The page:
Friday, September 24, 2010

equinox

Equinox winds and the first sighting of a proper turning - my next-but-one neighbour's giant ash tree going red. This tree has been the cause of some dispute between neighbours on either side of him because it blocks light from their gardens. Ash tree neighbour is a not man of many words but has made it clear that he won't cut it down. I am not affected but have sympathy for all parties. Last year we took down a fruiting cherry tree because it took light from neighbour's vegetable patch, and that was hard enough. To take down an ash tree of that size when you have lived with it for most of your life would be hard indeed, especially if you are a man of few words whose wife has left you and you are trying to hang on to the rhythm of life as you have always known it. From my window I see gnome-like creatures standing underneath the branches by a clump of bracken. They are actually Bill and Ben (the Flowerpot Men), with a representation of Little Weed in the middle. There is an absence of colour to them and their faces have a ghostly pallor.

A day of shivering, scooting out in the rain to get duvets from the launderette and so back to bed with Breath by Tim Winton, recommended by Ms Pants ages ago, it's as good as she said it would be and I am getting heady fixes of vicarious thrills. Joining a reading group turned out to be one of my better try-outs (unlike swimming, which flopped). Brain is getting the message that it can keep doing this. One has to keep testing the boundaries of what is possible.

Even so, I shiver, I ache. I sleep for an hour and feel worse. I get into the bath, which some people describe as Japanese because of its dimensions, being more of a tub that you can sit in with water coming up to your neck. It's there because the bathroom at Signs Cottage is so small but I like it more than conventional baths. Immersed in hot water, I still can't get warm. Equinox winds and the season's turning: I love autumn, but always forget how changing from one season to another takes it out of me. And last night I went to a poetry reading in Lewes which was good, but as soon as I arrived I knew I would need propping up with coffee, which I had plentifully with apple cake, but still I came home and slept like a stone.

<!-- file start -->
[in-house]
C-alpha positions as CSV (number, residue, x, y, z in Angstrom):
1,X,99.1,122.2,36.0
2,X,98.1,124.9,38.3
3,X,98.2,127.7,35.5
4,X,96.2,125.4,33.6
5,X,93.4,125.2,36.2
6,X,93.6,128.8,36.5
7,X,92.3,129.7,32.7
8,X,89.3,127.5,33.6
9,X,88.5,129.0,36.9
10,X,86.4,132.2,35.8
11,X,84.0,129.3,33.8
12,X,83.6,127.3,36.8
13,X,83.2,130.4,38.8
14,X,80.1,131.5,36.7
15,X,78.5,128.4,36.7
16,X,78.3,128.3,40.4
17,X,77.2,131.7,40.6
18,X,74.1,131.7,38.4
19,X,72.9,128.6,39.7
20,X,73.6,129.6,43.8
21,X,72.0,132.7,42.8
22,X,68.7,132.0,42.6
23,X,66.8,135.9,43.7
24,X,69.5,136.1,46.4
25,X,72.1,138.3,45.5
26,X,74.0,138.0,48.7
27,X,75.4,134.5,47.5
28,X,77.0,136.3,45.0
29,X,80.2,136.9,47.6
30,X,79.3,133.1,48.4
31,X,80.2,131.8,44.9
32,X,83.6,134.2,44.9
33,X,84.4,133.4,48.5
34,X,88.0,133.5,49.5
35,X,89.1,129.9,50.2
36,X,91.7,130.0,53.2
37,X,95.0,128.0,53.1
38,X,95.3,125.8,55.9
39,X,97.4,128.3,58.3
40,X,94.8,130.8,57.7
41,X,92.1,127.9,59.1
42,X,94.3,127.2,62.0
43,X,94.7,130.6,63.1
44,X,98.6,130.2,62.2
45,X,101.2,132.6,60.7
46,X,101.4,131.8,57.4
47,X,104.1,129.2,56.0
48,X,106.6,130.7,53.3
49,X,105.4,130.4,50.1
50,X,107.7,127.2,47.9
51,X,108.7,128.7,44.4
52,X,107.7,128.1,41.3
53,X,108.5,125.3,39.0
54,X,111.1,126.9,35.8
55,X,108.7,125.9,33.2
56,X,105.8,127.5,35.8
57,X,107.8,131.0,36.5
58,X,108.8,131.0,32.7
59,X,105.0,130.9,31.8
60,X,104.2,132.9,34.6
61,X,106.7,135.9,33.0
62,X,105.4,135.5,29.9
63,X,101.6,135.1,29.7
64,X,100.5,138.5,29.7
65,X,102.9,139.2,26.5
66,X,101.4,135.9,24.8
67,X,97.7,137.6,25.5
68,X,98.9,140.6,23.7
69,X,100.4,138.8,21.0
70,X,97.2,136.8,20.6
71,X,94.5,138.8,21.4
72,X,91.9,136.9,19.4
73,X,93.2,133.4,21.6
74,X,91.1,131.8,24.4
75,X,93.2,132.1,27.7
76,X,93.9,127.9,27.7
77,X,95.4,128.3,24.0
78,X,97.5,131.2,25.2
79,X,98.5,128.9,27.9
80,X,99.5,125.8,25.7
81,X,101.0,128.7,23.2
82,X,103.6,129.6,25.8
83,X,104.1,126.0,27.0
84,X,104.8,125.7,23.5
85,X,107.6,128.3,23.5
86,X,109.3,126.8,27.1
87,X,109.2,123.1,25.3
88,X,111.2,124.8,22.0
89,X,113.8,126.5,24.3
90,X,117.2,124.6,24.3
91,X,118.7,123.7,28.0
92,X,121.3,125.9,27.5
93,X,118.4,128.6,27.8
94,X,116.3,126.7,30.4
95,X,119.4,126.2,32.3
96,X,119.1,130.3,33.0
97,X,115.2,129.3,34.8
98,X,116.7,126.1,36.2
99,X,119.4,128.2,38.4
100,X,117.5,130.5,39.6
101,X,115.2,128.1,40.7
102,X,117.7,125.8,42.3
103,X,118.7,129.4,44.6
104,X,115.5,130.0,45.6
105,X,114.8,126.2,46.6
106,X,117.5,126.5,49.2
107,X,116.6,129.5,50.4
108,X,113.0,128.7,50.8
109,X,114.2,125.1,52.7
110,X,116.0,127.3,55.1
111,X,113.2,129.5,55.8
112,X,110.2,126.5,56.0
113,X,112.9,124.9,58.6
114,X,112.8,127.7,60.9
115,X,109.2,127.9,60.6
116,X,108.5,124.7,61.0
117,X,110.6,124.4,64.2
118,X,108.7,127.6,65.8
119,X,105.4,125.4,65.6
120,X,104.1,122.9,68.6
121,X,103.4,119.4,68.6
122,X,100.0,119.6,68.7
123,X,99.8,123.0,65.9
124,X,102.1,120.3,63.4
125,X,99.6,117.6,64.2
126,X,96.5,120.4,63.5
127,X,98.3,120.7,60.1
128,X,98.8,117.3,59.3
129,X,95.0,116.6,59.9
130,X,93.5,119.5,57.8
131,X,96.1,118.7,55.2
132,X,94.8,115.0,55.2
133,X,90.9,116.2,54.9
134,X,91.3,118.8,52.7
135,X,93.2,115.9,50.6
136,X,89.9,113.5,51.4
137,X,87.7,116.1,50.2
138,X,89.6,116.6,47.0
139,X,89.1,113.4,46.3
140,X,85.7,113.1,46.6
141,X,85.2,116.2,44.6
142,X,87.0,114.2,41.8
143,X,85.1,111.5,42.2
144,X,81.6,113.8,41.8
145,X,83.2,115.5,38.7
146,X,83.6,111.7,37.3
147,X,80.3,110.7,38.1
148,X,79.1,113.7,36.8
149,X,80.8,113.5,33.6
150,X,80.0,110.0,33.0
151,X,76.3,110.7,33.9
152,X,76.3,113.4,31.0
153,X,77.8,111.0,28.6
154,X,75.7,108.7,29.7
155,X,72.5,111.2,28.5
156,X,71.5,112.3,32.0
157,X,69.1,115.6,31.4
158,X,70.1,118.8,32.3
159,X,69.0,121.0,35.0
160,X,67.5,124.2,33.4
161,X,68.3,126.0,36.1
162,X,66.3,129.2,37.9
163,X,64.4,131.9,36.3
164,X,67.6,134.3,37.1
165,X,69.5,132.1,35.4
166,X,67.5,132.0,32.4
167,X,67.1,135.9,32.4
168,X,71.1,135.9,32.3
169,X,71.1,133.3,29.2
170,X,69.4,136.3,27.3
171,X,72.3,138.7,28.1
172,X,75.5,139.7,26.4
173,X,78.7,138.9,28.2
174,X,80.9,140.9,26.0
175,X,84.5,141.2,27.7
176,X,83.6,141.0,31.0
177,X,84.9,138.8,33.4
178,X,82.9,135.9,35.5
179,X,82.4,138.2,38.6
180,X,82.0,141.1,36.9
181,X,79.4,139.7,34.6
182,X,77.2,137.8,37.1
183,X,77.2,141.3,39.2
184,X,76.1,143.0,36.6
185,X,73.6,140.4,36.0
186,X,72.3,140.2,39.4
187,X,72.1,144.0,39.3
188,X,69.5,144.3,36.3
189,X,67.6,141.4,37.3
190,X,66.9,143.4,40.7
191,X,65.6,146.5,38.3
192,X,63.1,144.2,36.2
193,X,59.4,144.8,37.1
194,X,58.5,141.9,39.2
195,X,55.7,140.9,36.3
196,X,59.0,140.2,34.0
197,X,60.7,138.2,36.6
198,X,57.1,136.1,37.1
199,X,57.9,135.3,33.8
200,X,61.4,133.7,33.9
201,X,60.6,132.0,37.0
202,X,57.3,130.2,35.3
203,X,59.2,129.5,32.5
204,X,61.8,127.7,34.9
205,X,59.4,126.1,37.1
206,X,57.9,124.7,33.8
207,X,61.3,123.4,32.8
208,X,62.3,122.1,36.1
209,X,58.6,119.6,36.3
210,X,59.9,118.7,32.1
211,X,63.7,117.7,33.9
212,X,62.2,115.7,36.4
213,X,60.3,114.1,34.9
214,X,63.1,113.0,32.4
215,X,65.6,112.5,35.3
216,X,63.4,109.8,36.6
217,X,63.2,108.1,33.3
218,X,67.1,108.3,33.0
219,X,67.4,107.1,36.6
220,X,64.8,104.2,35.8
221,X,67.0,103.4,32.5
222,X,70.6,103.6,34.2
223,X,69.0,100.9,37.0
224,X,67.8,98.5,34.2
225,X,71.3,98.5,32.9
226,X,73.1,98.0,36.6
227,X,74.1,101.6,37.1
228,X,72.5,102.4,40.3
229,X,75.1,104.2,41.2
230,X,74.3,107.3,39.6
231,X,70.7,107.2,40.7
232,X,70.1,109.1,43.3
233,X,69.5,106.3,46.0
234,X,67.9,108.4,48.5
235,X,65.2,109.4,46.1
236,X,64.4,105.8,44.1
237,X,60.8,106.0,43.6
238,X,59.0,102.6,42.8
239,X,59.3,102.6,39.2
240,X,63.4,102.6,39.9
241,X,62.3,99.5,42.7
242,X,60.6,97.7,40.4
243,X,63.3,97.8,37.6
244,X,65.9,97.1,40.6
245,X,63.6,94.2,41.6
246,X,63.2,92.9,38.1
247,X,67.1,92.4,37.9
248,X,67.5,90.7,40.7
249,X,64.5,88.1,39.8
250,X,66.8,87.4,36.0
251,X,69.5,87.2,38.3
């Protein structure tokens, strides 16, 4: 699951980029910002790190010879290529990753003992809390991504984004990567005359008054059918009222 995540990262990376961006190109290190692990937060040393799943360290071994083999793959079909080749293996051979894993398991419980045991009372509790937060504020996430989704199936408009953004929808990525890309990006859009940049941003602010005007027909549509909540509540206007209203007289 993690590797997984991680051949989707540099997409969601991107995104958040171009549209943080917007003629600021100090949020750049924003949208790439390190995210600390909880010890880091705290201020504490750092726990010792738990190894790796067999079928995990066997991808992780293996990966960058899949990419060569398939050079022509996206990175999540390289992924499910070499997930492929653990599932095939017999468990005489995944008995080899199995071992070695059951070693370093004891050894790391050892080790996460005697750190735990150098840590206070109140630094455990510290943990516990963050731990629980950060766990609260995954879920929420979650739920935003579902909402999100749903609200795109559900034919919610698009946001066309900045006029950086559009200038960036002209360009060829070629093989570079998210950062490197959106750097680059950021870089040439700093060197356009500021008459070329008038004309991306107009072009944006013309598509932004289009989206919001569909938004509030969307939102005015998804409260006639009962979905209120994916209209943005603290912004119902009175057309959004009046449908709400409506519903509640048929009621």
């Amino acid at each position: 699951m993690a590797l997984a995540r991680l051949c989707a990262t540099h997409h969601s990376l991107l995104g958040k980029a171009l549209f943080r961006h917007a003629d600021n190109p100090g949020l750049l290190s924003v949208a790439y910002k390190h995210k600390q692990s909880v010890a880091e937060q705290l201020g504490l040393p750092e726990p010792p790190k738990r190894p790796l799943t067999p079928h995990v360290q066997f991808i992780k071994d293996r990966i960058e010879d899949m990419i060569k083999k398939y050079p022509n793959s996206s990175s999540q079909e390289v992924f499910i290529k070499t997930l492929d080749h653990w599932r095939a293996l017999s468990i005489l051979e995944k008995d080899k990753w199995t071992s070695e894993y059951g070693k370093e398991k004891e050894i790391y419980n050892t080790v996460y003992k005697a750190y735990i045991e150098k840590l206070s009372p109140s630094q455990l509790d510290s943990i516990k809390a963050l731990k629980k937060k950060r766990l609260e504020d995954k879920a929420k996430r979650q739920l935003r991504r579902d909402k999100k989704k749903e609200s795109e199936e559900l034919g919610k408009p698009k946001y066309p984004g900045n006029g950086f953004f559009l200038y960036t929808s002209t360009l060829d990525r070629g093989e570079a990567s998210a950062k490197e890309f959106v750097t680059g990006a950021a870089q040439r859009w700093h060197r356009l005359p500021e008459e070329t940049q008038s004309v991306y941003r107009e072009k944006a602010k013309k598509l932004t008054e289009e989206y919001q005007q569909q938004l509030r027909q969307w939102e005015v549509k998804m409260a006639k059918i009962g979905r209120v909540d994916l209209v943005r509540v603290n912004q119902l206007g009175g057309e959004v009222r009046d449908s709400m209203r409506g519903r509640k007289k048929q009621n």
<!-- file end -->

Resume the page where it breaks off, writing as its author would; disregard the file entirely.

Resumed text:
A supper of fish and chips in town, followed by a trip to a strangely gutted Sainsbury's for coffee, cleaning materials and bin bags for the weekend ahead when the Signs children are coming to help excavate the loft and celebrate my birthday. Two episodes of Mad Men - our new boxed set thing, which I'm sure I wouldn't be enjoying as much as I do if I hadn't partly reacquired the novel-reading faculty. And then toast and marmite and two tubes of Mentos, fruit and mint. I am eating strangely at the moment, sometimes having Rich Tea biscuits in place of proper food, but seem none the worse for it and have unaccountably lost the pounds I put on in Berlin.

Daughter has promised a sea-food risotto tomorrow. I think Son is making sticky toffee pudding. Lovely.

7 comments:

Zhoen said...

Sad, that this is no room for trees and gardens too.

Hope you get warm.

Reading the Signs said...

Zhoen, well you see the thing about back gardens here is that they still think they are forest. So very many trees. But one still becomes attached to certain ones.

trousers said...

Wishes for warmth - or, indeed, warm wishes - from me too. Autumn is really getting into full swing now, isn't it?

That's So Pants said...

Hi Signs

Glad you're enjoying Breath. I re-read it myself a couple of weeks ago and a weekend visitor had it. They were doing it in their book group. Must be a buzz.

Trees! Mine keep conveniently dying so there isn't a lot of hand wringing here at Larrikin's End. I just saw them up for firewood. Maybe the neighbours with the restricted light could offer to pay for an arborist to come and cut the tree back a bit?

xxx

Pants

Reading the Signs said...

Pants, good to see you.

The arborist idea is a good one, but actually I think he is refusing even to have it cut back - and he's not the kind with whom one can negotiate. It's his tree, his bit of land etc. Clearly something will need to happen at some point.

Gael said...

Delighted you're managing to read more. I read Tim Winton's An Open Swimmer some time ago, thanks for prompting me to try him again

Reading the Signs said...

Gael - hi!

I would like to read more of him now - been given a Kindle for my birthday but for some reason they only stock Breath.